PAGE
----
The Evil Within 2ís science-fiction horror trappings donít quite lend themselves to the story, but it is a more personal and relatable yarn than the nonsense that preceded it. All that being said, the new setting provides both an interesting series of environments and the potential for some deep, surprisingly flexible survival horror gameplay. Taken as a whole, Union is essentially an open world. You can go wherever you want, provided the circumstances are appropriate. Several of the buildings cannot be accessed, but several of them can; itís a nice balance. And provided youíre well-prepared for whatever the unknown may bring, you usually stand to gain quite a lot for venturing off the beaten path.


Difficulty:

The Evil Within 2 starts out pretty tough, but gets markedly easier as you progress through it. At the beginning, Sebastian is incapable of giving or taking much in the way of physical punishment. Sure, you get a survival knife and a handgun early on, but in a stand-up fight, the odds are heavily against you. Early in the game, youíll likely stumble into an area in which you donít belong. Enemies will notice and mob you, and youíll be dead in two hits. This is not every Resident Evil between 3 and 7. At least, not yet. Even the most unassuming ghoul is more than capable of being a sink for your health and resources. But as you build Sebastianís skills and improve his arsenal, the odds begin to break in your direction. Itís here where The Evil Within 2 proves most satisfying.

Regardless of how you choose to develop Sebastianís passive and active abilities, planning and execution are huge parts of The Evil Within 2ís challenge factor. Picking favorable engagements, using the right tools in the appropriate environment, and quick thinking are really the only skills you need to get through The Evil Within 2, which is more than I could say about its predecessor.

The abstract nature of Union itself occasionally causes some frustration. Without giving too much away, it can sometimes be difficult to even have an idea of where you need to go, much less find your way there. It won't happen too often; the game usually does a good job of keeping you on the right heading.


Game Mechanics:

If youíve played a survival horror game over the last decade or so, youíll likely have a decent idea of how The Evil Within 2 plays. I wouldnít call its perspective "over-the-shoulder," because itís usually far lower than that. When you're exploring, it's generally functional, but during high-tension moments, the camera zooms in to where Sebastian himself takes up far too much of the screen. Itís not a good angle, and you canít really do anything about it. Obscuring the playerís vision feels simply like a cheap way for the developers to build a sense of dread, and itís unnecessary.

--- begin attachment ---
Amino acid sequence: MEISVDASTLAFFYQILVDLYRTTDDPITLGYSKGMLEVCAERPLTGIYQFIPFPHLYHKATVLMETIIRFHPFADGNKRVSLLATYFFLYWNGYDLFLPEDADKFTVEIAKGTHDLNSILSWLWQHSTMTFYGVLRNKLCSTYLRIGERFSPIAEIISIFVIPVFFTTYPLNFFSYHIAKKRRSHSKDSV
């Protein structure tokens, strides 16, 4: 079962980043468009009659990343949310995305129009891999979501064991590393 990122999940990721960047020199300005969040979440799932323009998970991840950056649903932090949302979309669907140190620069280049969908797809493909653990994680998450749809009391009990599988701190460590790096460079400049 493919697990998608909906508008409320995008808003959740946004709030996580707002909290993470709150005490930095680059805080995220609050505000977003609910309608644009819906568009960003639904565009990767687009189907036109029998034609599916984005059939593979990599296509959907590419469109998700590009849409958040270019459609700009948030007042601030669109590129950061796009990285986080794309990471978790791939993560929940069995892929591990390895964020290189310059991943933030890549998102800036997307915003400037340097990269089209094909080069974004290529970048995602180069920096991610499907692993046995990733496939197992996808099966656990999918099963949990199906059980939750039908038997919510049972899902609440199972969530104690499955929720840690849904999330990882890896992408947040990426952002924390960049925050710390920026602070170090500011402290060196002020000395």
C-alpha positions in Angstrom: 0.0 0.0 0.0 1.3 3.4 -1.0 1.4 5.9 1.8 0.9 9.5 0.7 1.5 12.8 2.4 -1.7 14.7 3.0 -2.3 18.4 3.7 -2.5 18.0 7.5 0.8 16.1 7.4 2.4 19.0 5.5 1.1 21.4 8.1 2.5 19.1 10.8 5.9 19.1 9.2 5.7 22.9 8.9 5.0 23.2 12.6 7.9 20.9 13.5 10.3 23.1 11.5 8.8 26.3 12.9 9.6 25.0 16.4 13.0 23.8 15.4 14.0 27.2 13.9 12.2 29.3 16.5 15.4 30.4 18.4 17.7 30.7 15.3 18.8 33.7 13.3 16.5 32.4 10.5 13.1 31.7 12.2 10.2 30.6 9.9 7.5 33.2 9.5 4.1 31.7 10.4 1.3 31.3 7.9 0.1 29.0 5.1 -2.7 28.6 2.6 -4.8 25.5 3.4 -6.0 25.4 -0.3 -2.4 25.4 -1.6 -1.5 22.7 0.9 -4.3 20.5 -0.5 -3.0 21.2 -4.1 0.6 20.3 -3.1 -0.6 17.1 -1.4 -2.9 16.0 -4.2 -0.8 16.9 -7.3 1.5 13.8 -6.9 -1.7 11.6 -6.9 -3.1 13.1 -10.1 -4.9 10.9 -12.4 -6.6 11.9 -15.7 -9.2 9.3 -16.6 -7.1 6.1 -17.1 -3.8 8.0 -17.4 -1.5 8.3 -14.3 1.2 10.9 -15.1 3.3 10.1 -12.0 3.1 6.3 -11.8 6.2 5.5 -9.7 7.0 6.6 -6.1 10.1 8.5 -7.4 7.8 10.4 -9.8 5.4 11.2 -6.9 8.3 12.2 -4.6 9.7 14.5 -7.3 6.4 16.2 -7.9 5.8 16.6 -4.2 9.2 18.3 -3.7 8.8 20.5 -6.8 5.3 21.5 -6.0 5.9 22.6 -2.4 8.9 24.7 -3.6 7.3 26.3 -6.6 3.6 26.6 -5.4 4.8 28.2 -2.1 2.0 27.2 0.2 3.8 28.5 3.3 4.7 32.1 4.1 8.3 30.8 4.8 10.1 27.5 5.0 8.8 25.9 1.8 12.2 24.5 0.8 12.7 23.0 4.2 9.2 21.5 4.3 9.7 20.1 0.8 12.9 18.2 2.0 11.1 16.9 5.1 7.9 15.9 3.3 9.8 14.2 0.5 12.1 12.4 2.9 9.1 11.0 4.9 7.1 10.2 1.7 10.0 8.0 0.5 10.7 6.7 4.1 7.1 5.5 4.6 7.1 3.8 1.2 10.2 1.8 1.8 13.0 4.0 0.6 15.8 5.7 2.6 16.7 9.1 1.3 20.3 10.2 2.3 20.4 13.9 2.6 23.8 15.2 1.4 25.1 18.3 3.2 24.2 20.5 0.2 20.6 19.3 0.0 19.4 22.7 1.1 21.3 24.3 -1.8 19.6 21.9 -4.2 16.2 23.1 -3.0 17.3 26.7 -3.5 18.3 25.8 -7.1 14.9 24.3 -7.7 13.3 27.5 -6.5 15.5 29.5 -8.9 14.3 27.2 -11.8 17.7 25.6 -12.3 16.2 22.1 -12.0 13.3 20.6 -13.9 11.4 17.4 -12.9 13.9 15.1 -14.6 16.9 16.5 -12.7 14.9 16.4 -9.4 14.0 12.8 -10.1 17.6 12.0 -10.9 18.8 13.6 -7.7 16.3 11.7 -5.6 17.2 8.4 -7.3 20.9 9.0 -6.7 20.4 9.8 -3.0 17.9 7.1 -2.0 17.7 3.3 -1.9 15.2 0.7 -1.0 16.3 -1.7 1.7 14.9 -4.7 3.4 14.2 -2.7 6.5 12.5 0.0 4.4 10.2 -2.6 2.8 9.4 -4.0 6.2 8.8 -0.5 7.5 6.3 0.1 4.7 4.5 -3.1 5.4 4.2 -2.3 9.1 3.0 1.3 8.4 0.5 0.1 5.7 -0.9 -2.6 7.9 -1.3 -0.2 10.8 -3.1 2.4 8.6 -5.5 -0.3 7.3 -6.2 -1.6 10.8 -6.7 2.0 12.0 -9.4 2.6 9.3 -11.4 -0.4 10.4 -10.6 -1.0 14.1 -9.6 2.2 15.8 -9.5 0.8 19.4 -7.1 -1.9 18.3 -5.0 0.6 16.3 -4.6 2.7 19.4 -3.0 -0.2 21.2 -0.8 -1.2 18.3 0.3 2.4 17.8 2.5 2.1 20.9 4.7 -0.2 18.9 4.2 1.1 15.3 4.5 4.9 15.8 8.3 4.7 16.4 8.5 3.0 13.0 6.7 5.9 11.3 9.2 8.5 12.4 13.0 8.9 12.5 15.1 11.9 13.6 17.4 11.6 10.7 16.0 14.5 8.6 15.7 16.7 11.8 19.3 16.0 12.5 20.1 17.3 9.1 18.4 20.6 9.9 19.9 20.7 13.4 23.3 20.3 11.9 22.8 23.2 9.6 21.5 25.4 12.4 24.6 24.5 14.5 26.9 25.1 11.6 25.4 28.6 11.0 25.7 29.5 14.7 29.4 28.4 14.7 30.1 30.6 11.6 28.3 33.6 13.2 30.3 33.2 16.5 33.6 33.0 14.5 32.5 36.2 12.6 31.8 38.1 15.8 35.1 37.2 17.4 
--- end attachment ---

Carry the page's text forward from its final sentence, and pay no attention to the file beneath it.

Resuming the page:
The Evil Within 2ís open world may be artificial to both the player and Sebastian himself, but it functions in a way that often bridges the gap between simple waypoint chasing and ambient questing. Heís equipped with a Communicator, a special kind of walkie-talkie that not only communicates with the real world, but picks up signals and investigation leads. Considering the fact that Sebastian doesnít have much in the way of friends, the Communicator never lets him down.

Nor does his constantly-growing arsenal of weaponry. Youíve got your genre staples: handgun, shotgun, knife, etc. But the Warden Crossbow makes a welcome return, complete with variable bolts that can assist with combat, stealth, and anything in-between. Pinned down by an enemy youíre not ready to face? Fire off a smoke bolt and sneak away. Is a mob blocking you from reaching your objective? Open a fire hydrant, shatter a bottle within range of the mass, and fire a shock bolt into the water when they gather to investigate! The Evil Within 2 is replete with opportunities to get creative with the otherwise limited resources at your disposal.

Sebastianís survivability increases as he kills enemies and gathers weapon parts of varying degrees of quality. Green Gel looted from enemy corpses is The Evil Within 2ís form of experience; it can be spent on nodes in a five-tier upgrade tree. Each tier houses a series of passive skills, as well as one or two active skills, and theyíre all designed to accommodate a variety of playstyles. If you want to go guns blazing, youíve got options; if you want to be stealthy, you can go that route too. But the constant here is, if you wish to invest deeper in each tree, youíll have to find some exceedingly rare Red Gel. All of this flexibility makes the initially high difficulty worthwhile in the end; there's a palpable sense of growth and progress throughout the experience.

With The Evil Within 2, industry veteran Shinji Mikami appears to have once again hit his stride and tapped into something special. If you're a fan of this genre, it's a must-play; while none of its individual parts are particularly innovative, they are synthesized and assimilated into a compelling, cohesive whole. That's more than enough to earn a strong recommendation from me.


-FenixDown, GameVortex Communications
AKA Jon Carlos